As I looked at my stock stairs and the narrow “backstage” area I needed them to sit in, I realized it was time to invest in a “new” stock item. I needed something that could be flexible as escape stairs… anywhere from 3 feet high to 10 feet high… time to build ship stairs. I had used them in college, for ever ago, and had to rake my brain as to how we built those.
I had a few bumps along the way… missing my center on one set so I had to re-do the carriages… teaching teens how to measure and level and square their work… not to mention teaching teens how to use the tools. Still, we moved ahead and got to work. Here is what I did to create this nifty new stock escape stair.
A couple vocab words first: Carriage = the sides of the stair unit; Rise = the height of each step; tread = the part you step on; cleat = attached to the carriage for the tread to sit on.
The carriage is made up of 2 pieces if 2×4. I used 10 foot 2×4. We attached 1 foot cleats using carriage bolts (luck for me I have 100s of these kicking around) centered and 2″ in from the front and the back. Each cleat was 12″ apart at the center.
I couldn’t really afford 1×12 lumber for the tread, so I used 3/4″ plywood. I used the scrap 3/4″ plywood I had in the shop. Lucky for me I had enough… I am not sure if I really saved money because I needed to add a 2×4 at the front of each step for added support. I made these stair 30″ wide and 10″ wide.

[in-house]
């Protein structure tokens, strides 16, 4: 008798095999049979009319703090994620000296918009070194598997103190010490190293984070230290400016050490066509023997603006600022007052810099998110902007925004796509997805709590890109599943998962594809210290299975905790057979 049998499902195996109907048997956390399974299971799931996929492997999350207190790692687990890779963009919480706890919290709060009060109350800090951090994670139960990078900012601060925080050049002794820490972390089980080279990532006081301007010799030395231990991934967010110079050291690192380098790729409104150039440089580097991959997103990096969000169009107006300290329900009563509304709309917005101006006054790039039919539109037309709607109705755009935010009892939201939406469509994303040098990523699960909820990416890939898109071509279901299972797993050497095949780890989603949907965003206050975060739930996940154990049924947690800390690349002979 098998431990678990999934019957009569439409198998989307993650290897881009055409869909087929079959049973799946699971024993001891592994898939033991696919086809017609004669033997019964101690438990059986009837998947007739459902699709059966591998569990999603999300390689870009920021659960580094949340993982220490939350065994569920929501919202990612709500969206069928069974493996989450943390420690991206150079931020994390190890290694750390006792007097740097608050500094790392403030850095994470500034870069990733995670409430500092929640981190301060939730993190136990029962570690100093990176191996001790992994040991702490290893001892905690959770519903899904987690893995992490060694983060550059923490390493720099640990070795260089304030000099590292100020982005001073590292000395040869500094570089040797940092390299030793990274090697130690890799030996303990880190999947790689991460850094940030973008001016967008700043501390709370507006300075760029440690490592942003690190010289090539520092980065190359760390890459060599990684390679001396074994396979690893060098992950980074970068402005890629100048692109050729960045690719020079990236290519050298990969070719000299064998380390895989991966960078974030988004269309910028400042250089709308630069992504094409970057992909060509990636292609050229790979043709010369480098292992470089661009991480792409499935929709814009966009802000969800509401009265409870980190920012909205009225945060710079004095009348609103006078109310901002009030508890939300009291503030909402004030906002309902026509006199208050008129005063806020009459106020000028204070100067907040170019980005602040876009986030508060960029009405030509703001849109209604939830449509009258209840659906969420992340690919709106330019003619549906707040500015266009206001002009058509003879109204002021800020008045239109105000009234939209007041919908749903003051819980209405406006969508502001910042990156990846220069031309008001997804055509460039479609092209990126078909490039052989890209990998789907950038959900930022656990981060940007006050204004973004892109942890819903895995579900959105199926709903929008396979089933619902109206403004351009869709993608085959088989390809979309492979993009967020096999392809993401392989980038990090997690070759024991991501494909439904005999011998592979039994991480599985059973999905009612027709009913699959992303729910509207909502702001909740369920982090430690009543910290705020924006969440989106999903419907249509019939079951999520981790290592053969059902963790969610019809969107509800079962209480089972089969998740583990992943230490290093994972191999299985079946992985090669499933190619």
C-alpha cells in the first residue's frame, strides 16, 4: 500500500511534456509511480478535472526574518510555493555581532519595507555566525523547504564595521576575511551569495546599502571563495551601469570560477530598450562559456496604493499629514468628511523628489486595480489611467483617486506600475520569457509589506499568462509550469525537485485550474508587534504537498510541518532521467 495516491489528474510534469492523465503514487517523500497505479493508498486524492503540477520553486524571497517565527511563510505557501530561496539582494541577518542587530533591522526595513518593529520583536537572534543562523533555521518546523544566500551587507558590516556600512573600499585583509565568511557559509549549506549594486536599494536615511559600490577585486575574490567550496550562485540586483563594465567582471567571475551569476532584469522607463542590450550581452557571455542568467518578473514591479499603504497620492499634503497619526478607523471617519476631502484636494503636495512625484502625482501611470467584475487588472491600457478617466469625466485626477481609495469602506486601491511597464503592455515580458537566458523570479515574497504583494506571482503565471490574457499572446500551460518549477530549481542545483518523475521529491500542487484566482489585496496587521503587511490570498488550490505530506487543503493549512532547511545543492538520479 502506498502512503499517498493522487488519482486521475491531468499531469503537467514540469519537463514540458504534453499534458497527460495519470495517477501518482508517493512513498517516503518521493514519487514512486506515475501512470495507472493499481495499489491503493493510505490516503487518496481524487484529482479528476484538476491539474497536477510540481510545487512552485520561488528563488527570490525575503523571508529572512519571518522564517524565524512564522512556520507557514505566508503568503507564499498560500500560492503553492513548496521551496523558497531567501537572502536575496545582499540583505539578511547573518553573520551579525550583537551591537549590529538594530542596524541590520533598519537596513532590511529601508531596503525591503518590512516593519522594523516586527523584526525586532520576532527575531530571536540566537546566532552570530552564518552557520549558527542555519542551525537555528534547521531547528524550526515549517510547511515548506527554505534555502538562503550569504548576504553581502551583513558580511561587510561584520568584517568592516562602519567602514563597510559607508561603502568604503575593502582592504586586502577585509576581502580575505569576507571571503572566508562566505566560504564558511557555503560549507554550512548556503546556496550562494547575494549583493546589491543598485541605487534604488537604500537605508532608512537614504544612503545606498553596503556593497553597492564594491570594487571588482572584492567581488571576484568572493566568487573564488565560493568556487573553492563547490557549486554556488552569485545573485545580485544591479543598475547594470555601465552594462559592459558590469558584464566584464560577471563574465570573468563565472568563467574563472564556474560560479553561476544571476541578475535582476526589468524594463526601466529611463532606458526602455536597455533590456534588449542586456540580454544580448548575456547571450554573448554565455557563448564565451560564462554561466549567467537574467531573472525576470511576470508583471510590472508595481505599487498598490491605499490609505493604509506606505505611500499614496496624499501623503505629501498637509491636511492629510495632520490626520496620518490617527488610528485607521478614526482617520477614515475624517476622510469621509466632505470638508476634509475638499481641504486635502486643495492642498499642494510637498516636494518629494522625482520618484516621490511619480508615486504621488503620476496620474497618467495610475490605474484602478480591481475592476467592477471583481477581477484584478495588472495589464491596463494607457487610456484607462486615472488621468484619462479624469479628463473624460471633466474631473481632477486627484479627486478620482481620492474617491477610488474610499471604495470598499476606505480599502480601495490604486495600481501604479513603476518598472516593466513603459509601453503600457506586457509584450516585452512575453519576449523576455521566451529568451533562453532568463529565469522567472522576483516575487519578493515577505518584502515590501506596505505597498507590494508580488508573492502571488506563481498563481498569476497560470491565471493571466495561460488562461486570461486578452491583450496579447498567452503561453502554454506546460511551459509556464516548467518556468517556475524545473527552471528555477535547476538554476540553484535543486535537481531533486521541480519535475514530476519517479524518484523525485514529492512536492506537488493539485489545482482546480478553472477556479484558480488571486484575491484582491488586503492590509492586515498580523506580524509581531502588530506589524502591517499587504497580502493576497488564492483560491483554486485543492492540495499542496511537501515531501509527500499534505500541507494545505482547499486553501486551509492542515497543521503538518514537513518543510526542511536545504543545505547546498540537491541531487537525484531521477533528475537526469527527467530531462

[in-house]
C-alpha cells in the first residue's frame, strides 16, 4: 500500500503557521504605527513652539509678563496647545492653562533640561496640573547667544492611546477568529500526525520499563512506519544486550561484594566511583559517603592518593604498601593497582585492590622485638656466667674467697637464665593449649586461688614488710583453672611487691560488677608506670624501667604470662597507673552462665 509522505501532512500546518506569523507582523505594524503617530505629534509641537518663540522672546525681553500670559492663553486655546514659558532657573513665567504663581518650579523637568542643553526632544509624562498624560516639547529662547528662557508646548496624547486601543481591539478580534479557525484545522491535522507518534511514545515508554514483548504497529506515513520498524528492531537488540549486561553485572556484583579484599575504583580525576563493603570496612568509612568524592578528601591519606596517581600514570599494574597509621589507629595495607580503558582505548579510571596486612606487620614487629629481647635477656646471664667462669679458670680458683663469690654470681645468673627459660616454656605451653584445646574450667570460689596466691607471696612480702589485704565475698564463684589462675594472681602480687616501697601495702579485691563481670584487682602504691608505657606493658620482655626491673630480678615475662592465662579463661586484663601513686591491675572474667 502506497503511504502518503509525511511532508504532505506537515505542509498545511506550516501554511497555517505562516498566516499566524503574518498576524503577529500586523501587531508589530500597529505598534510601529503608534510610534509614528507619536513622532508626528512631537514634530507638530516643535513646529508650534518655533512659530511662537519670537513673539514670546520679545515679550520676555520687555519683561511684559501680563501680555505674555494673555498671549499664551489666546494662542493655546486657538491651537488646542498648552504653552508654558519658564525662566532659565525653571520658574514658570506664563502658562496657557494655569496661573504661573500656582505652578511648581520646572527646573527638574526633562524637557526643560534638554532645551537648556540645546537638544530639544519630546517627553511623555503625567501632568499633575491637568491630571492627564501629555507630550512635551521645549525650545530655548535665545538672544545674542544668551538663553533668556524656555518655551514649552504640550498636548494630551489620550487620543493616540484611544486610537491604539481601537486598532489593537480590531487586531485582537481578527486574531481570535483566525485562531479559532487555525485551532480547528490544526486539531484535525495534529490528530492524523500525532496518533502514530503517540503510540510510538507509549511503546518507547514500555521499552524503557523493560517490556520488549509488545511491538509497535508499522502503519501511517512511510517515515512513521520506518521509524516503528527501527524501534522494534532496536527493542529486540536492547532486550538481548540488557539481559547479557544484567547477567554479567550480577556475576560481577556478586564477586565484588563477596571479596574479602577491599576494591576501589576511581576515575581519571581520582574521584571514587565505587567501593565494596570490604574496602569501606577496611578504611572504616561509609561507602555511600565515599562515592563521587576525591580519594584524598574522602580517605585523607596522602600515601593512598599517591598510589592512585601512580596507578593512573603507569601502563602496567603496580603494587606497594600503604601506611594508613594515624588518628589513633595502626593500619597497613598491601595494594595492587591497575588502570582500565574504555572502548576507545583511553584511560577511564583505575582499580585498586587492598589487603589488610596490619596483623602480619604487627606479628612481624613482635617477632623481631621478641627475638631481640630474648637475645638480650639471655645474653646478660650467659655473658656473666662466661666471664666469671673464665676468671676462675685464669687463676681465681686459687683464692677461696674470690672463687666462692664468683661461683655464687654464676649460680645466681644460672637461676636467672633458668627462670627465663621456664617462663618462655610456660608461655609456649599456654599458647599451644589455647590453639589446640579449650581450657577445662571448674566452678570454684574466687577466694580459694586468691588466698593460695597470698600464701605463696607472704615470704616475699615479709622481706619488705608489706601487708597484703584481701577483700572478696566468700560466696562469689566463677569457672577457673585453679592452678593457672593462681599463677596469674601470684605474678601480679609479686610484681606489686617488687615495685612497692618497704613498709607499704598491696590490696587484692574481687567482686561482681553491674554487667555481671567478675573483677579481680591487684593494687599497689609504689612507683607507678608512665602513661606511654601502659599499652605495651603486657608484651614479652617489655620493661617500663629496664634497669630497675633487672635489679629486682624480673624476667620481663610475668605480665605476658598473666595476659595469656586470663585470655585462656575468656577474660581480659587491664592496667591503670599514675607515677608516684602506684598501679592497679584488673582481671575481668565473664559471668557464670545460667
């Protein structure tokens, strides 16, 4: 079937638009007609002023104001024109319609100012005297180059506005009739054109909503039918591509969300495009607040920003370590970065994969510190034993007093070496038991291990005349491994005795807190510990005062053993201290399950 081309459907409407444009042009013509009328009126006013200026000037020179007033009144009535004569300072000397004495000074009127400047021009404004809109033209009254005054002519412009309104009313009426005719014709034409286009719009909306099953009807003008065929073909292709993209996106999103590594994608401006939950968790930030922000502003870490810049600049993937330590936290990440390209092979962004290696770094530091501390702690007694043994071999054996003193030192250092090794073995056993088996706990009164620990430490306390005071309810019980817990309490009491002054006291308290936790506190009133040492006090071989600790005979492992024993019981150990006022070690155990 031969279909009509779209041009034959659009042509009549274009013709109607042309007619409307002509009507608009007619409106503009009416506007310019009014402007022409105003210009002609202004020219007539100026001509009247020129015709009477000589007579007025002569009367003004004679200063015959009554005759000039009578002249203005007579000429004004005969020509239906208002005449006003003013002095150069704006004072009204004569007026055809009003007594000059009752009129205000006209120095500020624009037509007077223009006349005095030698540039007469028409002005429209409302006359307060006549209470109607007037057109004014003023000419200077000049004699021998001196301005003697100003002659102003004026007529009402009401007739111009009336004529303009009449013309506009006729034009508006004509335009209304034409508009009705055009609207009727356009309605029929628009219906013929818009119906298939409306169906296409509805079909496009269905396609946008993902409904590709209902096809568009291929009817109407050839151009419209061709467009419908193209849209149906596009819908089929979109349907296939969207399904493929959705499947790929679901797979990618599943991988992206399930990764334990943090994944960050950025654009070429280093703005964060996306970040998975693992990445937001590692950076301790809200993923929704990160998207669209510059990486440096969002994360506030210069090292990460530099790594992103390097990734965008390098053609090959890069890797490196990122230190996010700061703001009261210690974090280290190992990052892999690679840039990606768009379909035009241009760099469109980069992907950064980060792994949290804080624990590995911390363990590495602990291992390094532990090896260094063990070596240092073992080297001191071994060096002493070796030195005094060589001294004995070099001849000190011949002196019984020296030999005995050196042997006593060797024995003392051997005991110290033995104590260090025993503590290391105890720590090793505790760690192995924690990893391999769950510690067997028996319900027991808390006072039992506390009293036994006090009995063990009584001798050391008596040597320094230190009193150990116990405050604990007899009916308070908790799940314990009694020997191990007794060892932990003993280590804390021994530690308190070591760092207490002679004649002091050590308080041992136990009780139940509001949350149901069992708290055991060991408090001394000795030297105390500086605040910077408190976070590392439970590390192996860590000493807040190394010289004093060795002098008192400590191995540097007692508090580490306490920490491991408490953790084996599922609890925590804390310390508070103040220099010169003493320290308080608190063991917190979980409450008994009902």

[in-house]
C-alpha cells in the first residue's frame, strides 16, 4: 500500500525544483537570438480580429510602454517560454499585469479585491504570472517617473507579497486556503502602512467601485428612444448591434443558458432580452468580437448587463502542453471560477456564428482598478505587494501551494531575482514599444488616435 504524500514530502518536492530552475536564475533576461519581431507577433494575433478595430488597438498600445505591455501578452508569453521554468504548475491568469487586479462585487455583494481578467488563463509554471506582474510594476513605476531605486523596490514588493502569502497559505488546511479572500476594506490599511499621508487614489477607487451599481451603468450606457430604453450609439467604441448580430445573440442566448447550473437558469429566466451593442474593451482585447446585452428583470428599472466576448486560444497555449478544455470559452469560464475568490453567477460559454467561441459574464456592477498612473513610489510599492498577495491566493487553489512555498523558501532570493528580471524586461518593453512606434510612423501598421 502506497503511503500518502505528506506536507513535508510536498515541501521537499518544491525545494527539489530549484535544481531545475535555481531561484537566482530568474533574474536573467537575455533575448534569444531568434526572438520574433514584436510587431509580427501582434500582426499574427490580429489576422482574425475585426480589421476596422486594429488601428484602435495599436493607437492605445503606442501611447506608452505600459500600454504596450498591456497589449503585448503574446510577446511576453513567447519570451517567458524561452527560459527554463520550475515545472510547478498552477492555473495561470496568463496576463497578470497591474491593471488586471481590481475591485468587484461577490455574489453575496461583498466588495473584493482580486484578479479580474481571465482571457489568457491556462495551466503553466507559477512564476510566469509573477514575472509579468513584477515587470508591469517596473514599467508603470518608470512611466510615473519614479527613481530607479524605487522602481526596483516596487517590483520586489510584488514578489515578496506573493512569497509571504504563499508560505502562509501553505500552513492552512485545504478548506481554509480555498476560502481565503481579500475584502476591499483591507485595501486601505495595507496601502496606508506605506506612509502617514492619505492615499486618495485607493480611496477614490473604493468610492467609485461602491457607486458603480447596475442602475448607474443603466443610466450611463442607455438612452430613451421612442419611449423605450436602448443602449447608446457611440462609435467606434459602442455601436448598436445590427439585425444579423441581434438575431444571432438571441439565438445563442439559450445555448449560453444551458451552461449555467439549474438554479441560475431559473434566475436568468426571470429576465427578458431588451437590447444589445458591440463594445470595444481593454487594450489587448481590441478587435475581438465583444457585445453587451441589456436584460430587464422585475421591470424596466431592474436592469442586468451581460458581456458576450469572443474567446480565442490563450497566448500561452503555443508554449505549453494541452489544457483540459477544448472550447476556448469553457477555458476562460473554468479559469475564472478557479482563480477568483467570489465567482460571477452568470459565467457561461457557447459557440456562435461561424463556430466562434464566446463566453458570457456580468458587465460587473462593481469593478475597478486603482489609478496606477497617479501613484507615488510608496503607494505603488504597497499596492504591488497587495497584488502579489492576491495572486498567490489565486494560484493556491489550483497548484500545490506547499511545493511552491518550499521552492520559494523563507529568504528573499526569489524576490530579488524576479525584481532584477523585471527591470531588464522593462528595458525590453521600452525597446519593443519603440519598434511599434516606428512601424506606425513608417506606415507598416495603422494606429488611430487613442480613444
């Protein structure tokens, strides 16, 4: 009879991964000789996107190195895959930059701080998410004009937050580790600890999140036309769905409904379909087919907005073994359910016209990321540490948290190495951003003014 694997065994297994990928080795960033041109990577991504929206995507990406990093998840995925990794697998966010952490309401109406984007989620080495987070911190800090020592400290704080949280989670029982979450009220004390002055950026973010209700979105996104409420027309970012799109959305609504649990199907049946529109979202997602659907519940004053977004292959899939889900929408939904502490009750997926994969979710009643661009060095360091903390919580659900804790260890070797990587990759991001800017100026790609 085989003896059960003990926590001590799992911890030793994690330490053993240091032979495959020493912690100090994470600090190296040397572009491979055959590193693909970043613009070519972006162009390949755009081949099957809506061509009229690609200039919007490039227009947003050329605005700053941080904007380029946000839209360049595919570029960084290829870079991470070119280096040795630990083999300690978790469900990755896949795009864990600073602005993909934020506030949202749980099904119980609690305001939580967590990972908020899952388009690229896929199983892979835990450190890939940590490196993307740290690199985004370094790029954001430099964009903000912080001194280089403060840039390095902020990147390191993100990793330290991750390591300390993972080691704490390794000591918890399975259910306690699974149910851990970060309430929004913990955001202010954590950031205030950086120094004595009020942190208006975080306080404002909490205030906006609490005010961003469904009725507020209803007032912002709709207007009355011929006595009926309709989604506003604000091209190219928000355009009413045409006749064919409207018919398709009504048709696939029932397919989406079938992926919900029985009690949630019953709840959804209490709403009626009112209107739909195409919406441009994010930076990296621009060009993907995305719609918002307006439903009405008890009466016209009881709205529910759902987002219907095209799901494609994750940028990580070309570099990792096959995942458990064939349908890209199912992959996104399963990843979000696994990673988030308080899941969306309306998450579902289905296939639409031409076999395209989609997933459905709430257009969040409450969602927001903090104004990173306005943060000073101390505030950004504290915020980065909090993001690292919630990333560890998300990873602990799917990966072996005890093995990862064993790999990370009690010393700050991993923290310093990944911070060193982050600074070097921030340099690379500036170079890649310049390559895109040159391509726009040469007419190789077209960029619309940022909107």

We had to work at making them level. Remember, I had students building these, and although they were instructed to use a carpenter’s square and straight edges, we did need to make a couple adjustments to make each tread level.
I added an extra 2×4 at the bottom of the carriage lumber and a 3/4″ plywood tread that was 20″ wide. These act as a pivot point while forming a foot at the bottom and a pad to match the supporting platform at the top.
I then screwed the top tread to the platform and toe-nailed the foot to the floor.
The treads placed at 12″ centers give the unit a 12″ rise when vertical. This rise drops to around 4″ as the run of the unit increases.
We then added 2×4 rails to help support the actors as they went up and down them.
Again… these stair units are best as escape stairs. The kids have been using them for a couple weeks now. They were a little skeptical at first, but now they are converts. They are sturdy and flexible. I need that. Money is tight and I need more options in stock!
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